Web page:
Declarations

Ethics: Retrospective ethics approval to analyze this data was obtained from Curtin University and Sir Charles Gairdner Hospital. Verbal consent was gained and questionnaires were administered to participants as part of usual care.
Funding: Data collection for this study was funded internally at Sir Charles Gairdner Hospital. Prof Halkett is currently supported by a Cancer Council of WA Research Fellowship.

Acknowledgements

This project was internally funded by the Department of Radiation Oncology at Sir Charles Gairdner Hospital. We thank the data managers that assisted with data collection and the patients who participated.

Disclosure

Authors report no conflict of interest.

References

1. Boehm K, Schiffmann J, Tian Z et al. Five-year biochemical recurrence-free and overall survival following high-dose-rate brachytherapy with additional external beam or radical prostatectomy in patients with clinically localized prostate cancer. Urol Oncol 2016; 34: 119.e11-18.
2. Denham JW, Steigler A, Joseph D et al. Radiation dose escalation or longer androgen suppression for locally advanced prostate cancer? Data from the TROG 03.04 RADAR trial. Radiother Oncol 2015; 115: 301-307.
3. Hoskin PJ, Rojas AM, Bownes PJ et al. Randomised trial of external beam radiotherapy alone or combined with high-dose-rate brachytherapy boost for localised prostate cancer. Radiother Oncol 2012; 103: 217-222.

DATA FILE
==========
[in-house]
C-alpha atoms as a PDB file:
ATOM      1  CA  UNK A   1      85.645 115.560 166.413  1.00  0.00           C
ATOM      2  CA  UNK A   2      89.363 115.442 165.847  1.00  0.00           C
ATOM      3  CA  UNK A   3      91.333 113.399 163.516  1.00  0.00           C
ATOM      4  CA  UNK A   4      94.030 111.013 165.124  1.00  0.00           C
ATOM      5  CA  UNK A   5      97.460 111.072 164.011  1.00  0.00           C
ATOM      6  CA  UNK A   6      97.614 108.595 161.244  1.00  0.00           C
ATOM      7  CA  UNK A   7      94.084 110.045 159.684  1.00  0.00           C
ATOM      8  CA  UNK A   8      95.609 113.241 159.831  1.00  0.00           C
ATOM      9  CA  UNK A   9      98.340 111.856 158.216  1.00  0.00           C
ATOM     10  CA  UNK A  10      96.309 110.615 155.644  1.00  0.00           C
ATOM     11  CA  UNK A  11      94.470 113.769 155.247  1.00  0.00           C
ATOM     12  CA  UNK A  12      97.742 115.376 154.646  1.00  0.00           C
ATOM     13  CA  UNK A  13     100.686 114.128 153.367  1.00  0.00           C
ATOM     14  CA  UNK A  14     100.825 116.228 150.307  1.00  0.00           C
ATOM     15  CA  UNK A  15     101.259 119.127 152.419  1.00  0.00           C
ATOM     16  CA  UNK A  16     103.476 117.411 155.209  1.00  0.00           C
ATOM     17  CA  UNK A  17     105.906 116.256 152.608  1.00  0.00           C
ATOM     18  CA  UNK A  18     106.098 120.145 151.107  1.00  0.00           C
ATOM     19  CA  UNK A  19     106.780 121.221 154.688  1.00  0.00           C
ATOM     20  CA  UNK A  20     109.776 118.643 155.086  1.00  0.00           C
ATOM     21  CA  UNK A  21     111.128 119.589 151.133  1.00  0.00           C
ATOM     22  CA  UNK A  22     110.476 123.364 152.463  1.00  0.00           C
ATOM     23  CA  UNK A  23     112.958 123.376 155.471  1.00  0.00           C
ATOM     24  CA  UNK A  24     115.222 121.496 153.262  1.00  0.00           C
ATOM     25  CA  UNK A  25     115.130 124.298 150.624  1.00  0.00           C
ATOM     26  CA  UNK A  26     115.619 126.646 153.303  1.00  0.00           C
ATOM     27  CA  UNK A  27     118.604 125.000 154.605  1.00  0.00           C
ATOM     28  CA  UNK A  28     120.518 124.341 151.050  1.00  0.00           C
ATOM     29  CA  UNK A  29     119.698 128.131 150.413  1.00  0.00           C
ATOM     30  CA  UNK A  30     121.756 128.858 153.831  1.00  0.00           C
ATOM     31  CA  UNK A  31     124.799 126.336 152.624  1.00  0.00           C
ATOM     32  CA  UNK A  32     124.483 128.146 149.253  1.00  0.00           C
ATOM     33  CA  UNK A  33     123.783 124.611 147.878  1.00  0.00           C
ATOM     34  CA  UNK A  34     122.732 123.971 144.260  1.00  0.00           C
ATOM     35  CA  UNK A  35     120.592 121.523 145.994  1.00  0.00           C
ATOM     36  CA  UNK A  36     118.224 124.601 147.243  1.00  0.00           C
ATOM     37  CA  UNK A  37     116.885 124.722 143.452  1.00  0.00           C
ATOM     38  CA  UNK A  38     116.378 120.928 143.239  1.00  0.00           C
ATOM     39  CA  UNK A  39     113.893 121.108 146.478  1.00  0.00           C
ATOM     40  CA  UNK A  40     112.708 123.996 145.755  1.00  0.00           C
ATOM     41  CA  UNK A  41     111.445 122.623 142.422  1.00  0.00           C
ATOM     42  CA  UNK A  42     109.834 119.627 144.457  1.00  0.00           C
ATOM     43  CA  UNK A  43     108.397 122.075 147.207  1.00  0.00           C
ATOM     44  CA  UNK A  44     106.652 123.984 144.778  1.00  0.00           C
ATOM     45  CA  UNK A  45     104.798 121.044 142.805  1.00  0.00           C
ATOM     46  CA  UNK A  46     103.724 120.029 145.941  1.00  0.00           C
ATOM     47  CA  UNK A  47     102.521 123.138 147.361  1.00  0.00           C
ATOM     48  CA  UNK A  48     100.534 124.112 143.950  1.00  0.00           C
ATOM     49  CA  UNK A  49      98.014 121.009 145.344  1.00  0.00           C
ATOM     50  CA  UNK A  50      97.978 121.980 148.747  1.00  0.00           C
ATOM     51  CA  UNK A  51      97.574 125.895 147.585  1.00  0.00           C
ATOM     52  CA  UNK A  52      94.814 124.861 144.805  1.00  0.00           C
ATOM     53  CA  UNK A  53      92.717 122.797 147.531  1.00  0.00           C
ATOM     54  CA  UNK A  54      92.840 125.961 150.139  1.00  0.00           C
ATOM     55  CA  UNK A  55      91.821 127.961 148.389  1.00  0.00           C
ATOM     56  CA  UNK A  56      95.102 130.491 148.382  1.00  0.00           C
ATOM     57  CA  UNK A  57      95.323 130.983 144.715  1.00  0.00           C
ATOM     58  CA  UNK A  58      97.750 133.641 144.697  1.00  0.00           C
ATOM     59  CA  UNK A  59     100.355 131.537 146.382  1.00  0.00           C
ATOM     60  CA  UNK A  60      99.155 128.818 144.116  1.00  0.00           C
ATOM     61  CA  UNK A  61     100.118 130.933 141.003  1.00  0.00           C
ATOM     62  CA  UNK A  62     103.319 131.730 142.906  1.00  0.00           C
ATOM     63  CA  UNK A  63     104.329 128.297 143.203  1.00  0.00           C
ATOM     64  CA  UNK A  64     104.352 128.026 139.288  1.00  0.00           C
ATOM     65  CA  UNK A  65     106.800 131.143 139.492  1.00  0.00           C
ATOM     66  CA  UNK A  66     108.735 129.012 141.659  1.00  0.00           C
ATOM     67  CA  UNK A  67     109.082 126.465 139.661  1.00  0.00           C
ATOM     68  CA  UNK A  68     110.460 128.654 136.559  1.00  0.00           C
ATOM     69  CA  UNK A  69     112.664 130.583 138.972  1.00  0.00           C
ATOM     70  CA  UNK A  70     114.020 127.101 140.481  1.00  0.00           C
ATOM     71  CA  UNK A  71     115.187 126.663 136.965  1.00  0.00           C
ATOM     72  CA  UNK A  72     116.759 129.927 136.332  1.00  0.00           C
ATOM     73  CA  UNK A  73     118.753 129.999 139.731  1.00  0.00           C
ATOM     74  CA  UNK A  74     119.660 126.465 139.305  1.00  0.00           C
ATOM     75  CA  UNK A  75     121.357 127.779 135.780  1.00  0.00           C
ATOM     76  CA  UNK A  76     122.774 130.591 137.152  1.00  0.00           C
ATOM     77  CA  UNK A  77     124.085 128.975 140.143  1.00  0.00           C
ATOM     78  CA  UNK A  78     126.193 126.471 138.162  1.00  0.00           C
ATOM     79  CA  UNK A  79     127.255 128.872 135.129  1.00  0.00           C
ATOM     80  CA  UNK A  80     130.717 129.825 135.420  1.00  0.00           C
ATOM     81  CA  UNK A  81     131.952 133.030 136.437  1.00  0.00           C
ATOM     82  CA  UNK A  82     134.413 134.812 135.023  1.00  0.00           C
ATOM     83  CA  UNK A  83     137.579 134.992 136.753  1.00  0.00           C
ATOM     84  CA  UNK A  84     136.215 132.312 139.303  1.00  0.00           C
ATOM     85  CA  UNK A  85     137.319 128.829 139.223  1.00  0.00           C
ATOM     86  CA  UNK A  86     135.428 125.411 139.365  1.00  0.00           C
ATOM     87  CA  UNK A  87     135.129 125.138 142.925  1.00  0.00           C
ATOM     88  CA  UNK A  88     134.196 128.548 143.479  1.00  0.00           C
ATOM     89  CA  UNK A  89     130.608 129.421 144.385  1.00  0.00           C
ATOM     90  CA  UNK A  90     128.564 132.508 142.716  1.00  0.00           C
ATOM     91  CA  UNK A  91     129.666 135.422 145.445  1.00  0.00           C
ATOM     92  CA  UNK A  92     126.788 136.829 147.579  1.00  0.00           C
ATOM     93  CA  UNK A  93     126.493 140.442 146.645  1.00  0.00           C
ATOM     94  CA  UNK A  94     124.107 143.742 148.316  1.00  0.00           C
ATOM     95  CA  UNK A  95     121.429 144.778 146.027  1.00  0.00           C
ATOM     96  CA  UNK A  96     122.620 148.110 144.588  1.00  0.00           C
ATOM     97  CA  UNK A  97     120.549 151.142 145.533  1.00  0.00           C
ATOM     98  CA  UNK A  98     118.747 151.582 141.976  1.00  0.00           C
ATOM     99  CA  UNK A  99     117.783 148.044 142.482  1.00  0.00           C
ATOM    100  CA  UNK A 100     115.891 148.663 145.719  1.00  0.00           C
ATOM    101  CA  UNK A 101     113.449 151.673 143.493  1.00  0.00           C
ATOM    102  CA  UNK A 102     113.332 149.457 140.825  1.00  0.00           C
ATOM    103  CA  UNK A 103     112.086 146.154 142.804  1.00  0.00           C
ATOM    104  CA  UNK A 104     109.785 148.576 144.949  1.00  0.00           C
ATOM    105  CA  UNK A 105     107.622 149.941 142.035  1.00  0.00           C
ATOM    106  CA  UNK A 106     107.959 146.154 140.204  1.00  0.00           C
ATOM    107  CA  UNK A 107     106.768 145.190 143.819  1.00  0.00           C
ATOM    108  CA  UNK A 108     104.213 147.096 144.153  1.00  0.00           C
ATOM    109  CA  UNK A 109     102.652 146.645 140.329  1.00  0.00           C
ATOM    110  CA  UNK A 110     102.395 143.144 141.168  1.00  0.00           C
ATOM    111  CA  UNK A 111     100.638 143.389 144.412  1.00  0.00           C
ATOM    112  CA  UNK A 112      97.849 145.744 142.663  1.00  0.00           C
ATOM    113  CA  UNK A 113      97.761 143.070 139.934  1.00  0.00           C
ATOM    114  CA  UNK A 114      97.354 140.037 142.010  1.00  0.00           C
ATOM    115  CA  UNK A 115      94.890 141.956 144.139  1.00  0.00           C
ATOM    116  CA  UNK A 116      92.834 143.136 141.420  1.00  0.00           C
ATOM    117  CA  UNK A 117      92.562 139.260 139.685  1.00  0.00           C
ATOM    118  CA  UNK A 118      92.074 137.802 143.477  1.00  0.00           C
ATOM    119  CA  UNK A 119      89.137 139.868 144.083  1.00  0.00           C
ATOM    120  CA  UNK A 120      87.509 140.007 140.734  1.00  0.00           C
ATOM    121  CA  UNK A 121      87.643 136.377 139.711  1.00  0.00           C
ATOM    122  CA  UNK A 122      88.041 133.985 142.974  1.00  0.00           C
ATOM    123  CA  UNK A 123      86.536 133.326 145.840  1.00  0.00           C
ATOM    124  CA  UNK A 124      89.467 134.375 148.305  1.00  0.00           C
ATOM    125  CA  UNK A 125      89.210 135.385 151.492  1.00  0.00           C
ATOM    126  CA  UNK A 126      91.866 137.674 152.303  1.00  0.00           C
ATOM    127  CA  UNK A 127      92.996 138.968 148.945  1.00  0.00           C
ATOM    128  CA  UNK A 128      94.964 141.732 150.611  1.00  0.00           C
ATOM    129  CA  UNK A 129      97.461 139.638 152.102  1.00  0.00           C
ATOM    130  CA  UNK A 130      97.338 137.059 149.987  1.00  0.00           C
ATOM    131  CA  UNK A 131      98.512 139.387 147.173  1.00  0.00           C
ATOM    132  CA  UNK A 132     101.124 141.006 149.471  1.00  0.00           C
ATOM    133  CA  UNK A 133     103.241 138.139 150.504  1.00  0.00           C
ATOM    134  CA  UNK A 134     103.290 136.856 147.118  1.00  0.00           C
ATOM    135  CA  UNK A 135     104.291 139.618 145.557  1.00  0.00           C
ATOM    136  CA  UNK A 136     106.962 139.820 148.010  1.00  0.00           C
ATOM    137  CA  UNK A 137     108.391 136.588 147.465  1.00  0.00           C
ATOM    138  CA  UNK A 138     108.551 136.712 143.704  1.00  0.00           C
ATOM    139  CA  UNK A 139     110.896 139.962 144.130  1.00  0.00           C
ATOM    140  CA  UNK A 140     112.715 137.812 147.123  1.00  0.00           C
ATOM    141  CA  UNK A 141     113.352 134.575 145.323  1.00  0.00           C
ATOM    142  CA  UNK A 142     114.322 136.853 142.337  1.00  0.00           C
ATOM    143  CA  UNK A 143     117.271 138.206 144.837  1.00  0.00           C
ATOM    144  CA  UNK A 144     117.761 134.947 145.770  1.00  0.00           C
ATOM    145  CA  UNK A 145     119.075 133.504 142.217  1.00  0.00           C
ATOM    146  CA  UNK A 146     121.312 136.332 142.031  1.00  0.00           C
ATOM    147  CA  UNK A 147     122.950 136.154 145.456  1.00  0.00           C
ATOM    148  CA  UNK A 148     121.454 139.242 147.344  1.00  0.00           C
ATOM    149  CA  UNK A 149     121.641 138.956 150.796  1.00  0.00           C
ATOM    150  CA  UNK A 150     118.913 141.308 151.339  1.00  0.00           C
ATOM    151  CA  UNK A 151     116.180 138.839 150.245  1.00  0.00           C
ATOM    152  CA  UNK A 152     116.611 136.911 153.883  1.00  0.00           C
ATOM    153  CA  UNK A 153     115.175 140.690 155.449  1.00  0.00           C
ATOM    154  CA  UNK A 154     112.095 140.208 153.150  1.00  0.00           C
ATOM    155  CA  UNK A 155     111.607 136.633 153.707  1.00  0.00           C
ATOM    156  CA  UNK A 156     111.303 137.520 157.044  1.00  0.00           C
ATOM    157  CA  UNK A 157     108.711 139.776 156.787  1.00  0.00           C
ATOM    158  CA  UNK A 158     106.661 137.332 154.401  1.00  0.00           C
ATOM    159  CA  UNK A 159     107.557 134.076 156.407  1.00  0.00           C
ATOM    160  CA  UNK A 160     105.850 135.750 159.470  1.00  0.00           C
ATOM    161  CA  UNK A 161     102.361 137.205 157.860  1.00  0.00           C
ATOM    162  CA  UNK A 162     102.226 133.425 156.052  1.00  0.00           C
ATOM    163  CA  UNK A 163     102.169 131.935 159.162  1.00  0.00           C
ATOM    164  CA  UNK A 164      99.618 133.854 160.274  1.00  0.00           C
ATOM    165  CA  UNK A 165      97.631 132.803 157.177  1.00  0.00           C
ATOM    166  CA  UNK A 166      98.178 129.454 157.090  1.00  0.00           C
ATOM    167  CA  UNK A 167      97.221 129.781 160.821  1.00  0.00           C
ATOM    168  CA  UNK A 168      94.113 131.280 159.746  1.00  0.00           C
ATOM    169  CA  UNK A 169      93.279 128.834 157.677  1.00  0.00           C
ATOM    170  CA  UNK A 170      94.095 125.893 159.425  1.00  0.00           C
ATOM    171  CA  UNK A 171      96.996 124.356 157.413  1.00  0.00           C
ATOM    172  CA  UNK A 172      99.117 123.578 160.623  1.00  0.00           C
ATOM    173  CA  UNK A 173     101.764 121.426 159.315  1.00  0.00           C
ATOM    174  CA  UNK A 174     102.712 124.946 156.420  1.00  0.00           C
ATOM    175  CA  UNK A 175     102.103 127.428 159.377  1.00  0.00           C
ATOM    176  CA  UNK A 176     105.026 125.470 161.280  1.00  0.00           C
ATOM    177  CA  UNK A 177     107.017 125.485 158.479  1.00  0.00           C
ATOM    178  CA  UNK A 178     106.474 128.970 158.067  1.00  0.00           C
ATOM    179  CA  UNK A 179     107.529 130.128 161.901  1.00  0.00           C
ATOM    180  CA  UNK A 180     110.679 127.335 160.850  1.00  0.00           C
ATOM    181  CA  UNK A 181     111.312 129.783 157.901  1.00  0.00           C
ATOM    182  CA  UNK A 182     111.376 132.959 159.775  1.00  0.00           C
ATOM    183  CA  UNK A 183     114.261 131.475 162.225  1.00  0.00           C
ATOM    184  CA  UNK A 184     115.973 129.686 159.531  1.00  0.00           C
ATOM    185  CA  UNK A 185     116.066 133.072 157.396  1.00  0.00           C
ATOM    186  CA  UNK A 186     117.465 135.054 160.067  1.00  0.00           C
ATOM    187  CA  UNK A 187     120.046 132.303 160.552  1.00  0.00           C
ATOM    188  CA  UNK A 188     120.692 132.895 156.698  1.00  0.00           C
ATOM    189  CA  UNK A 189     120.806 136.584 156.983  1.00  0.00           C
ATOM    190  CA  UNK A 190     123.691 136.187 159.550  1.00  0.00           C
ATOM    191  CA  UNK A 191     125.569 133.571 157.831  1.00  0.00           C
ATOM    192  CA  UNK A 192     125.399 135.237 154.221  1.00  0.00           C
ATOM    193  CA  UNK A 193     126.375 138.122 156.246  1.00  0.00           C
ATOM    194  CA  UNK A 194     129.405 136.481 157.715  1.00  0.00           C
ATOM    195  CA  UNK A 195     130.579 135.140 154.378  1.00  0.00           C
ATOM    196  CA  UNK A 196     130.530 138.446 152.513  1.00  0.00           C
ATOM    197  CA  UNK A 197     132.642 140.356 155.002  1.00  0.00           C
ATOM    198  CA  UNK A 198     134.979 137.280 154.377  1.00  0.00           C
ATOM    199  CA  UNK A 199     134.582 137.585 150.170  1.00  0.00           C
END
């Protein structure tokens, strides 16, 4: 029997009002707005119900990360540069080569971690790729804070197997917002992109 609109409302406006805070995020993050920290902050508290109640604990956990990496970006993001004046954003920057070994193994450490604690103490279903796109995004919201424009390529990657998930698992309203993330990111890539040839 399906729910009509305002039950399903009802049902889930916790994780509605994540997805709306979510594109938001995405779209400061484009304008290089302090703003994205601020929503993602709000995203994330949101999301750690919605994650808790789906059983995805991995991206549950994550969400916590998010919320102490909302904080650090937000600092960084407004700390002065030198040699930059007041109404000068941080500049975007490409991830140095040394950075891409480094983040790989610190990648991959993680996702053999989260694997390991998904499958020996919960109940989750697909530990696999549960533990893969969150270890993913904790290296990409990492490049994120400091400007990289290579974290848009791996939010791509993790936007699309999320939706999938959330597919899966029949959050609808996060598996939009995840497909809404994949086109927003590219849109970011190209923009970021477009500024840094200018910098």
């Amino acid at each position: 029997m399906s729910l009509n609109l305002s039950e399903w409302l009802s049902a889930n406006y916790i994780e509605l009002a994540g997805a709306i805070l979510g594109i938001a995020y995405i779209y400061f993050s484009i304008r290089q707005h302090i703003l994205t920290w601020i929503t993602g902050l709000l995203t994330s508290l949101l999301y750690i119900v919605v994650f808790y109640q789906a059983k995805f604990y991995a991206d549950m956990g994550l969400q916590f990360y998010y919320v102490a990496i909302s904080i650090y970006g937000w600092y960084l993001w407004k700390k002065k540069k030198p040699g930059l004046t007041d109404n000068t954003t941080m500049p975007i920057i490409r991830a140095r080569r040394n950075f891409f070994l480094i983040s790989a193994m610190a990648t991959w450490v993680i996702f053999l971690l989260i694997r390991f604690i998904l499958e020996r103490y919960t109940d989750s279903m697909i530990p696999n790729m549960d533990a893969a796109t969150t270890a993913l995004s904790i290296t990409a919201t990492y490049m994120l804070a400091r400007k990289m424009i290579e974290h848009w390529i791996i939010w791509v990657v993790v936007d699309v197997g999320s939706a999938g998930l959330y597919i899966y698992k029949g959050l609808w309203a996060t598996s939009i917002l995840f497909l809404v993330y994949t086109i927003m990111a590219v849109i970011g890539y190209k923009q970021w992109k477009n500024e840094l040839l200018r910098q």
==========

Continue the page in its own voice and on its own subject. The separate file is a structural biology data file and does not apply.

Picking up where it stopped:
4. Morton GC. High-dose-rate brachytherapy boost for prostate cancer: rationale and technique. J Contemp Brachytherapy 2014; 6: 323-330.
5. Muralidhar V, Xiang M, Orio PF 3rd et al. Brachytherapy boost and cancer-specific mortality in favorable high-risk versus other high-risk prostate cancer. J Contemp Brachytherapy 2016; 8: 1-6.
6. Prada PJ, Gonzalez H, Fernandez J et al. Biochemical outcome after high-dose-rate intensity modulated brachytherapy with external beam radiotherapy: 12 years of experience. BJU Int 2012; 109: 1787-1793.
7. Khor R, Duchesne G, Tai KH et al. Direct 2-arm comparison shows benefit of high-dose-rate brachytherapy boost vs external beam radiation therapy alone for prostate cancer. Int J Radiat Oncol Biol Phys 2013; 85: 679-685.
8. Zaorsky NG, Davis BJ, Nguyen PL et al. The evolution of brachytherapy for prostate cancer. Nat Rev Urol 2017; 14: 415-439.